Google launched its G1 Android powered phone with T-Mobile Tuesday and it didn't take long for Wall Street to make some guesstimates on mobile search revenue. What's it worth in revenue to put Google's search on handsets?
First up, Piper Jaffray analyst Gene Munster reckons that Google gets about $30 million to $50 million in mobile search revenue today. Toss in Android and voila Google will mobile search revenue of about $2 billion by 2012. In other words, mobile search will go from less than 1 percent of sales today to about 6 percent in about three years.
Gallery: Hands-On with T-Mobile G1 (right)
Munster writes about Android and the big picture:
We do believe mobile will rapidly become a more important factor in Google's overall story as traditional search continues to slow. By 2012, our estimates suggest mobile could contribute $2 billion in revenue for Google, which would represent about 6% of total revenues. Additionally, revenue from the mobile channel should be nearly 100% accretive as mobile search has proven to have an inverse relationship to desktop search according to Google (desktop search peaks on Monday when people are at work and mobile search peaks on the weekend when people are out). Therefore, we believe mobile will be the key revenue driver in the long term for Google's search business.
Fair enough, but Munster's prognostication is almost bearish relative to others.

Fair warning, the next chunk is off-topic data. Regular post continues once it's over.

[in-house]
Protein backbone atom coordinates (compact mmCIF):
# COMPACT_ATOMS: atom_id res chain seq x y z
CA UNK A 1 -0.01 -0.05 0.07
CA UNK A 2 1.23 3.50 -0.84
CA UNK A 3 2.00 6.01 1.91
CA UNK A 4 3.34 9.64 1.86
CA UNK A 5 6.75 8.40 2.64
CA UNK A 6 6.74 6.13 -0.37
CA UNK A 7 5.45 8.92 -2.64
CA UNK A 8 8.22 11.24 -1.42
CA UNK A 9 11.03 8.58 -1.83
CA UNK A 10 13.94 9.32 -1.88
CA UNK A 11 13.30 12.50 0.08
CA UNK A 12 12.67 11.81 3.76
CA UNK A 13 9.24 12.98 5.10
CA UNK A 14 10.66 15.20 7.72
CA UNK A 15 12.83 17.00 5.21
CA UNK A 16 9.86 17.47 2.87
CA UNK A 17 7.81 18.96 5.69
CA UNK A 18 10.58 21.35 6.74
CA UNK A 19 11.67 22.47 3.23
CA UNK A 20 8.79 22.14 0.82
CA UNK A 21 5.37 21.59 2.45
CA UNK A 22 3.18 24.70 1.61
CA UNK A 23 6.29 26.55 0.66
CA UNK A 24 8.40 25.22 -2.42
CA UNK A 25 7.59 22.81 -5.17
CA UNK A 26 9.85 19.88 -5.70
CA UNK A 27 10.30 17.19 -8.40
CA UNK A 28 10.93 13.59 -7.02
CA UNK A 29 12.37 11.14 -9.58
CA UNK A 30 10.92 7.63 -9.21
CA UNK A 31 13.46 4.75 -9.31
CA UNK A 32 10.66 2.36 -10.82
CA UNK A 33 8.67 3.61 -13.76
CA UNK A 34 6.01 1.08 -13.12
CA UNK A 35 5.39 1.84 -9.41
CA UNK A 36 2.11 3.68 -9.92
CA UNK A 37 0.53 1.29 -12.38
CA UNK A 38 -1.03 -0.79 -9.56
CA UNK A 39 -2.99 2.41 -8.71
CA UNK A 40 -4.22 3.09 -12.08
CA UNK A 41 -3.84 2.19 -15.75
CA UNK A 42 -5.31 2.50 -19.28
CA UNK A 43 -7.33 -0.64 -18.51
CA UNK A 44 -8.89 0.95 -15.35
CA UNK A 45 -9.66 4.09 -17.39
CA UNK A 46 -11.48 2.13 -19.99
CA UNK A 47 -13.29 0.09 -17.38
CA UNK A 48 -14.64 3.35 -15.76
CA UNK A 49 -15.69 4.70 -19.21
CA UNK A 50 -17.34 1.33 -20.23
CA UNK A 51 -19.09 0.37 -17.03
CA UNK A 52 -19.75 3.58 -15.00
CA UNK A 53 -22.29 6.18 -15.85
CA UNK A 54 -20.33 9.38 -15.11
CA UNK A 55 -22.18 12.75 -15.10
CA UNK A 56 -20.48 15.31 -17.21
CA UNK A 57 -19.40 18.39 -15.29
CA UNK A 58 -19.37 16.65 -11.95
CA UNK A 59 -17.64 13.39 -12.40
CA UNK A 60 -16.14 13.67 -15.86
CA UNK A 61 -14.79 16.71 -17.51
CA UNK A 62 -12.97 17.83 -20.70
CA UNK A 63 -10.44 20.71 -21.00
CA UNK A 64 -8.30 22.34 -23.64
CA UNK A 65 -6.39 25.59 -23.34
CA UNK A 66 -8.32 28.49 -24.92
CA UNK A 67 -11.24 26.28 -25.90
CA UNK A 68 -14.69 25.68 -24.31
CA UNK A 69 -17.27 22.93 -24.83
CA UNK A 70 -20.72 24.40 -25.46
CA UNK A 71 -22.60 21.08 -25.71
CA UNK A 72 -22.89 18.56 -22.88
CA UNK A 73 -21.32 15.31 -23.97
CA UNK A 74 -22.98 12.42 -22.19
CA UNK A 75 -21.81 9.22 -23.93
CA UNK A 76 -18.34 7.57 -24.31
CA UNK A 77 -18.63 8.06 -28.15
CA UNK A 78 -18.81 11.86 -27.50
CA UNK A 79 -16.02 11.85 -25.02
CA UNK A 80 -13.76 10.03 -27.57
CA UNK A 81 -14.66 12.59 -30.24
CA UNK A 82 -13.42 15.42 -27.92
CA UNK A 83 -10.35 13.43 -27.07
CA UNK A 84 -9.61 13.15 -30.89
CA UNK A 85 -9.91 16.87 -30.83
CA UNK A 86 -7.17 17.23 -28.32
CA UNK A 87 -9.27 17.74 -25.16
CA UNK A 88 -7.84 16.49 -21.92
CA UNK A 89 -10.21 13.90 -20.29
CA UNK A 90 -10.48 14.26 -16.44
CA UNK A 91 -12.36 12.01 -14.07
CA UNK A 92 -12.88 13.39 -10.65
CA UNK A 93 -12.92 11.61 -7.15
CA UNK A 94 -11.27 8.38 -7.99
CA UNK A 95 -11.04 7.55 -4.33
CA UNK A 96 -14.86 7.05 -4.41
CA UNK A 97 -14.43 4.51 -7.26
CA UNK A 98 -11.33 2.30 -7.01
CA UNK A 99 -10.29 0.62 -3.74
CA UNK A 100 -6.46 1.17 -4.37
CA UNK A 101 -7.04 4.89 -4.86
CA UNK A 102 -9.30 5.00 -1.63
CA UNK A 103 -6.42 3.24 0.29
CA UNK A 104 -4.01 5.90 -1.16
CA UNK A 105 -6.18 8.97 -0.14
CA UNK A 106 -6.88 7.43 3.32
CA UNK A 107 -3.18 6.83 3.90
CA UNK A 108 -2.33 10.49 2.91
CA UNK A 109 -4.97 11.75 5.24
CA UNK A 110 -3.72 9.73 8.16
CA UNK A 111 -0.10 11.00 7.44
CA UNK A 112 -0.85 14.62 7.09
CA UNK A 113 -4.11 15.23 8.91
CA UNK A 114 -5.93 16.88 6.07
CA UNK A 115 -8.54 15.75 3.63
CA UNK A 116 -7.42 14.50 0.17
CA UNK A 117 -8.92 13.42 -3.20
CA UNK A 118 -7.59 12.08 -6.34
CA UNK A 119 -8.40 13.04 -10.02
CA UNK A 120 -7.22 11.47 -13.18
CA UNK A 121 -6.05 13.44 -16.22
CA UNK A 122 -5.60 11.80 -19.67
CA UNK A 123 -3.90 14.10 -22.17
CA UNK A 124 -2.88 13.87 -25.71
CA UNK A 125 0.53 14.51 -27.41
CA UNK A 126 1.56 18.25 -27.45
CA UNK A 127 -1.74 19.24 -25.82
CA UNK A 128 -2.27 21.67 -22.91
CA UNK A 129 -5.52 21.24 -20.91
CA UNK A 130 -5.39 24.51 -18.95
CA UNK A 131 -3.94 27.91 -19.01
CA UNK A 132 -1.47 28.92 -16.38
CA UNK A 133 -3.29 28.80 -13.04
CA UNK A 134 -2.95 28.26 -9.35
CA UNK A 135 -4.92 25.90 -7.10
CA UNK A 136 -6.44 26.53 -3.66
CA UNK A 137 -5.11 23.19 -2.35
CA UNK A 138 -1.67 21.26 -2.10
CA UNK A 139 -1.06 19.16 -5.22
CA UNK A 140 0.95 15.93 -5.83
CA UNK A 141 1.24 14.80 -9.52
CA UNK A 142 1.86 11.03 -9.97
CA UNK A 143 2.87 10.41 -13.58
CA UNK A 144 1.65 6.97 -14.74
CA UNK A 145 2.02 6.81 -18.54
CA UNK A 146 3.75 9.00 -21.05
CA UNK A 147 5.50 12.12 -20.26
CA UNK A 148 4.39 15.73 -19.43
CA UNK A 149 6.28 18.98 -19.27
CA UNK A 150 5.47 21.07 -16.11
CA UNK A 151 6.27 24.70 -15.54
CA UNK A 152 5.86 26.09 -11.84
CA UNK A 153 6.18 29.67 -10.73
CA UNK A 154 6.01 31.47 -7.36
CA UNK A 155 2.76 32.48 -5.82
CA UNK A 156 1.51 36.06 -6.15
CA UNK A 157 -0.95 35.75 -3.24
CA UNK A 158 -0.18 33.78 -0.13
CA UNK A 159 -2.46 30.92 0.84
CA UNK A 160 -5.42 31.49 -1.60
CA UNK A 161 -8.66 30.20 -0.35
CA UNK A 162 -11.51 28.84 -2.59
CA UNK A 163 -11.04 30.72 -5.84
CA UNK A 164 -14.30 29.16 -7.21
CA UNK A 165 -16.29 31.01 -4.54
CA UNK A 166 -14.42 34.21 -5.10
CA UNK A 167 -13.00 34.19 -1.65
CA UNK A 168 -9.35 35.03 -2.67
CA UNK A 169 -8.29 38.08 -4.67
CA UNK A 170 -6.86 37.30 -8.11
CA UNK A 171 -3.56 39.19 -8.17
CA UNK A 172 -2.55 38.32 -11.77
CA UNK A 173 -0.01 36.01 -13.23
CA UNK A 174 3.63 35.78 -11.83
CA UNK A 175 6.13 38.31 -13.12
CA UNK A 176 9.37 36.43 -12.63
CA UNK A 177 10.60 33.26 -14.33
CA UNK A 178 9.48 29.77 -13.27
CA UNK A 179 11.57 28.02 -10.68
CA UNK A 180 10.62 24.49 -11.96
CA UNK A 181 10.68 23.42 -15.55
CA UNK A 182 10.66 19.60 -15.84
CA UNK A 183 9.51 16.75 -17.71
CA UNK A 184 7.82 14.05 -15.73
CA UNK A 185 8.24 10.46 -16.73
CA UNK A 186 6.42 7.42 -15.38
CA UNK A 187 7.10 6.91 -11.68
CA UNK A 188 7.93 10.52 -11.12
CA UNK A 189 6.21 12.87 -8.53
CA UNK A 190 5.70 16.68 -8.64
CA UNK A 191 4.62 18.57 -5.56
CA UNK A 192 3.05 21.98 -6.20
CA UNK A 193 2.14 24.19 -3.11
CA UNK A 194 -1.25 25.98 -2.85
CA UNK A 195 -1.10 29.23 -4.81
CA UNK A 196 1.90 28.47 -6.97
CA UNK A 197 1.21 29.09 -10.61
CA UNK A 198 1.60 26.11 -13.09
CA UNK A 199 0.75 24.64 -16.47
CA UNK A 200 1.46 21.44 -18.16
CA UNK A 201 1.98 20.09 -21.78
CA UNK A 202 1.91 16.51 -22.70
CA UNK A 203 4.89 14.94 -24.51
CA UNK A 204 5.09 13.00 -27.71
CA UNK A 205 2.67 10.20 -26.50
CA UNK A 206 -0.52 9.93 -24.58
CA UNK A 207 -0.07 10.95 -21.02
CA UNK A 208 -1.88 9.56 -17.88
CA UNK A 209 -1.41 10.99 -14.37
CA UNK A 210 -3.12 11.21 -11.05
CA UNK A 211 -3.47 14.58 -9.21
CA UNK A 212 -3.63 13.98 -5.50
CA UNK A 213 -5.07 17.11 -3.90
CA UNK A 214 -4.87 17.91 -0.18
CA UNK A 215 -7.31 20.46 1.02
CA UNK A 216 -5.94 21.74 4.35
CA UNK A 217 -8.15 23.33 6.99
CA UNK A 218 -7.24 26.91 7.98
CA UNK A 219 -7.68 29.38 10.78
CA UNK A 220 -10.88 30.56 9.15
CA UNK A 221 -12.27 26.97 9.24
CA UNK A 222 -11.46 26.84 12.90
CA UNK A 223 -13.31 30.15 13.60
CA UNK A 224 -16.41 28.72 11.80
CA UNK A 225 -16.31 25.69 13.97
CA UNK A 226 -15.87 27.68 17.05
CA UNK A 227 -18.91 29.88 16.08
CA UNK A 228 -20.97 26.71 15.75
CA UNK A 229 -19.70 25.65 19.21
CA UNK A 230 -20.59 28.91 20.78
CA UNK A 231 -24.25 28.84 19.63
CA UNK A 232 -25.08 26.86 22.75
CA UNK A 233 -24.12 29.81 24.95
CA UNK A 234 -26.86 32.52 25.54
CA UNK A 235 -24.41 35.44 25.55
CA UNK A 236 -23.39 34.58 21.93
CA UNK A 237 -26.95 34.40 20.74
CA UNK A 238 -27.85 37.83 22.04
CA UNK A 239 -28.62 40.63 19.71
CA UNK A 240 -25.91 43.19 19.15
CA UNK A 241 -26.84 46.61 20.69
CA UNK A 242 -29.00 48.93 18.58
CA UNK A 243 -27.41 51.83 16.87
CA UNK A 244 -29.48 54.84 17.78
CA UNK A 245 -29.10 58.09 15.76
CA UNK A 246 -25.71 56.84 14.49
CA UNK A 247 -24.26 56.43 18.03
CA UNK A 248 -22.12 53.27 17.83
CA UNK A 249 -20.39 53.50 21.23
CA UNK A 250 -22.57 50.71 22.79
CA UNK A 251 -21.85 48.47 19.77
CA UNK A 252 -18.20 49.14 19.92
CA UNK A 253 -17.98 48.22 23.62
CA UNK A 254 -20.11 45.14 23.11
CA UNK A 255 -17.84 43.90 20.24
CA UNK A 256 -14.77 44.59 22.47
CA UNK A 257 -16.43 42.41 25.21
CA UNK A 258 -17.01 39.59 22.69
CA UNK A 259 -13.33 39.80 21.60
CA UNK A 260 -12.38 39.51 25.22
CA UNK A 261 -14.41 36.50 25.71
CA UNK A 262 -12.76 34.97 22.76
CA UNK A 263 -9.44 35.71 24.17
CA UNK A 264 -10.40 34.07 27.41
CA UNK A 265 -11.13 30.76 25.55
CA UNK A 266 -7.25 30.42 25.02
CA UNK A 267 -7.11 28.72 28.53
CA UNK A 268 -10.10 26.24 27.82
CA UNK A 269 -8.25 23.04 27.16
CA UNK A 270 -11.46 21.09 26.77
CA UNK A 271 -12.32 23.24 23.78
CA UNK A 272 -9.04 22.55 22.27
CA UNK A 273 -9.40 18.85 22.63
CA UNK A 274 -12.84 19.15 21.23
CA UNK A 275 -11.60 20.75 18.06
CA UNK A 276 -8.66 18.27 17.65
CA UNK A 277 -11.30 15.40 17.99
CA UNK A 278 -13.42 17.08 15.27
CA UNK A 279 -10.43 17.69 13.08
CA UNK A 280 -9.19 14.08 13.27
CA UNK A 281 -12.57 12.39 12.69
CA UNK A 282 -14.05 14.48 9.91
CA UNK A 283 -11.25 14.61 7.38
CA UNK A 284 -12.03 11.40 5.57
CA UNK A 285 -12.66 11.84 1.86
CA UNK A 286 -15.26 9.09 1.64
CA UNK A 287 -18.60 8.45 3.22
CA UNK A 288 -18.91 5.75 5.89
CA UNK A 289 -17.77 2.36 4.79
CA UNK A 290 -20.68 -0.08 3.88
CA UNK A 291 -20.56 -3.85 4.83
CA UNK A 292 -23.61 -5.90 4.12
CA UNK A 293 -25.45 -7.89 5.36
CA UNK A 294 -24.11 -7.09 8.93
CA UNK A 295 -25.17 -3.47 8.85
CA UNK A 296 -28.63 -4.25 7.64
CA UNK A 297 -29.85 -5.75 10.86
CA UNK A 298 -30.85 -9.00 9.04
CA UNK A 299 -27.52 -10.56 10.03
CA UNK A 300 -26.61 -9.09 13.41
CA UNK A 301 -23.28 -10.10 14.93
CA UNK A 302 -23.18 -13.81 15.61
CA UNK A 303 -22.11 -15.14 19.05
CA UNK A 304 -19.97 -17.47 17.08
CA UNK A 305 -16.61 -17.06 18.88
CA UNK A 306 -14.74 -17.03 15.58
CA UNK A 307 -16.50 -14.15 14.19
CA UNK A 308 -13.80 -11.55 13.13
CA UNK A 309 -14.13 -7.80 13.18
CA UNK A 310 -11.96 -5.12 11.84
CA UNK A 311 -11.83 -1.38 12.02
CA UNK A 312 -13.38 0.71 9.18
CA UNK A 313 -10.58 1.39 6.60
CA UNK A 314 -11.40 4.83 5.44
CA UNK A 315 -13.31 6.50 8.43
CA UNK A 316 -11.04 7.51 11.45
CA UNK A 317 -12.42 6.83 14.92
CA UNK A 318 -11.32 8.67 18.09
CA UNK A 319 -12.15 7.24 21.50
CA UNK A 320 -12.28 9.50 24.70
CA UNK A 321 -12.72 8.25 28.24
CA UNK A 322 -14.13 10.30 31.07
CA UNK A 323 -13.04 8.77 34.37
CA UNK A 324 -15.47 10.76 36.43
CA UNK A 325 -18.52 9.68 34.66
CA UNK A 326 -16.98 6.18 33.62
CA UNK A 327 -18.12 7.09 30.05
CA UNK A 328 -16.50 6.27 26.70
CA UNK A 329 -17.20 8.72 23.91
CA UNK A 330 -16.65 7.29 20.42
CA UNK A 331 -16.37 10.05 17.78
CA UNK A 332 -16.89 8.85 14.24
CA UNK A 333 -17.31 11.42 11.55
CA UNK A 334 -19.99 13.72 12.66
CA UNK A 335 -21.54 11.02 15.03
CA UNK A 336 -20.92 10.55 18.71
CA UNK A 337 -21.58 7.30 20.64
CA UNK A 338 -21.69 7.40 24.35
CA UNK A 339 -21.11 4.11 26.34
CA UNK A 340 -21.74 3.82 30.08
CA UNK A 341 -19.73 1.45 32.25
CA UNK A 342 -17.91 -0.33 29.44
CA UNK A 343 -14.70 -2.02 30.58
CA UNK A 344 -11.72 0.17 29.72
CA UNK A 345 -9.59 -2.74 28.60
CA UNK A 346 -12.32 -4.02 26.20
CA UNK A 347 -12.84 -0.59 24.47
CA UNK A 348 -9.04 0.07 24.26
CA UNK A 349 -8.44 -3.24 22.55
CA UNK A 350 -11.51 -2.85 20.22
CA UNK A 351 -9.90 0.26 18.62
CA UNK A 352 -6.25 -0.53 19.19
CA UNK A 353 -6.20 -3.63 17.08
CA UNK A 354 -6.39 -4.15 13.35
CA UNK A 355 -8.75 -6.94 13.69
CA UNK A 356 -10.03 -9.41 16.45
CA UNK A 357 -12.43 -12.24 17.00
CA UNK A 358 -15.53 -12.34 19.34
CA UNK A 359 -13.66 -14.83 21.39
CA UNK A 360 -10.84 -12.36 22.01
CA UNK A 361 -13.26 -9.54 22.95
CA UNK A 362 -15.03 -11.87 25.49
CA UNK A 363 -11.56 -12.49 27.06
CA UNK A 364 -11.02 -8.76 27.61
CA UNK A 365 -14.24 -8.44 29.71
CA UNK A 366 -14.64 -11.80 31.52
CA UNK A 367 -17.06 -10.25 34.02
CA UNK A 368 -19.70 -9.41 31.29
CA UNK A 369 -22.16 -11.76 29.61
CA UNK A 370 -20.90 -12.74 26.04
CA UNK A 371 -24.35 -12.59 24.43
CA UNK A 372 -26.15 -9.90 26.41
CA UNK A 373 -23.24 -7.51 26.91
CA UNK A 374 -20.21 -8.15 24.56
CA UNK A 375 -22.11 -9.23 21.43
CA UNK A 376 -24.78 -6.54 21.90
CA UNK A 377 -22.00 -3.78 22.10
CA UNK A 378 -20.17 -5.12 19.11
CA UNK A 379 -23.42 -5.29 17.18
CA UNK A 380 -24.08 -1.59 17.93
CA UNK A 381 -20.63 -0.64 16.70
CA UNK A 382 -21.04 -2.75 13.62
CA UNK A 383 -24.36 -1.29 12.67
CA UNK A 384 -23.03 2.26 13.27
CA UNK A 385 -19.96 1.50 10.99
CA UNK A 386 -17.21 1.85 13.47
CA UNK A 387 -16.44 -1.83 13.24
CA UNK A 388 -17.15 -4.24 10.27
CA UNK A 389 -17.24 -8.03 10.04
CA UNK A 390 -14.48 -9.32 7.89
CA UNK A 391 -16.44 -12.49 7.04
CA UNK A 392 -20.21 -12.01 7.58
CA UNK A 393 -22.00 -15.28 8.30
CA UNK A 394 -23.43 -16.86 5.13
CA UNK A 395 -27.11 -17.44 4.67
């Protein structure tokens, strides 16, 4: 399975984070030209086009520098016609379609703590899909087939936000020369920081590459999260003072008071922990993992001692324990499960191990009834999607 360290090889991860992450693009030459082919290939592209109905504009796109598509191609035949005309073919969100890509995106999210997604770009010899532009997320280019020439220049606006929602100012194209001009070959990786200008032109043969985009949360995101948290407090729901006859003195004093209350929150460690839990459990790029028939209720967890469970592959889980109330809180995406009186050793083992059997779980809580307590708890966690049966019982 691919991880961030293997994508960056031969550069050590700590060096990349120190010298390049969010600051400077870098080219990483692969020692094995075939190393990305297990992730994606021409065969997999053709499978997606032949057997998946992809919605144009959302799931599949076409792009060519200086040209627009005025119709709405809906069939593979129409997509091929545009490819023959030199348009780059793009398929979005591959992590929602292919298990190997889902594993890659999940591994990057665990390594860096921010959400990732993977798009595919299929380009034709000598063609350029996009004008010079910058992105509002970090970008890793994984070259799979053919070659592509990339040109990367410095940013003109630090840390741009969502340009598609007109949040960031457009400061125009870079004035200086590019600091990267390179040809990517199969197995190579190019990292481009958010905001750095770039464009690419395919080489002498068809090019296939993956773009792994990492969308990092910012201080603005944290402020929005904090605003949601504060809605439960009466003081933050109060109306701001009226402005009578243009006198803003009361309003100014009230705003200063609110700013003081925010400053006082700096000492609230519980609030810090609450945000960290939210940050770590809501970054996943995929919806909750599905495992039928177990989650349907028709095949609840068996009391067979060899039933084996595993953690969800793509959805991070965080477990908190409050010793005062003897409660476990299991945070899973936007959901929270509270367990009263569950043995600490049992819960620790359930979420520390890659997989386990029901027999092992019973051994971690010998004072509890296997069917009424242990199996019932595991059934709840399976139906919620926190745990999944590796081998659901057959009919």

Get a load of Sandeep Aggarwal, an analyst at Collins Stewart. Aggarwal projects Android powered revenue of $5 billion in 2011. Collins Stewart's motto is "Independent thinking" so maybe Aggarwal was just playing the part. Here's his entry into the Android revenue guessing game:
Our view is that the launch of Android will likely trigger the mobile Internet adoption globally, in turn creating an entire Android ecosystem (30+ technology & mobile cos.) with Google arguably being the largest beneficiary. We think that Android will fully blossom in about 3 years and will likely see a very fast adoption of mobile Internet usage, thus triggering massive mobile initiated search/display ad opportunities for Google. Given mobile phone installed base of 3bn vs. 1bn for PCs, 24/7 access to mobile devices by users, known demographic information for mobile users, and location knowledge, make mobile Internet the most lucrative new opportunity for Google, since it launched its core search offerings nearly a decade back. We think that by 2011, Android can be a $5bn incremental ad revenue opportunity for Google on global basis.
Aggarwal's analysis is based on an installed base of 4 billion mobile devices and $1.25 in Internet ad revenue per mobile device, or five paid searches at a quarter per paid search a year.
There will be more guesstimates in the days to come, but I wouldn't place any hard bets on these figures.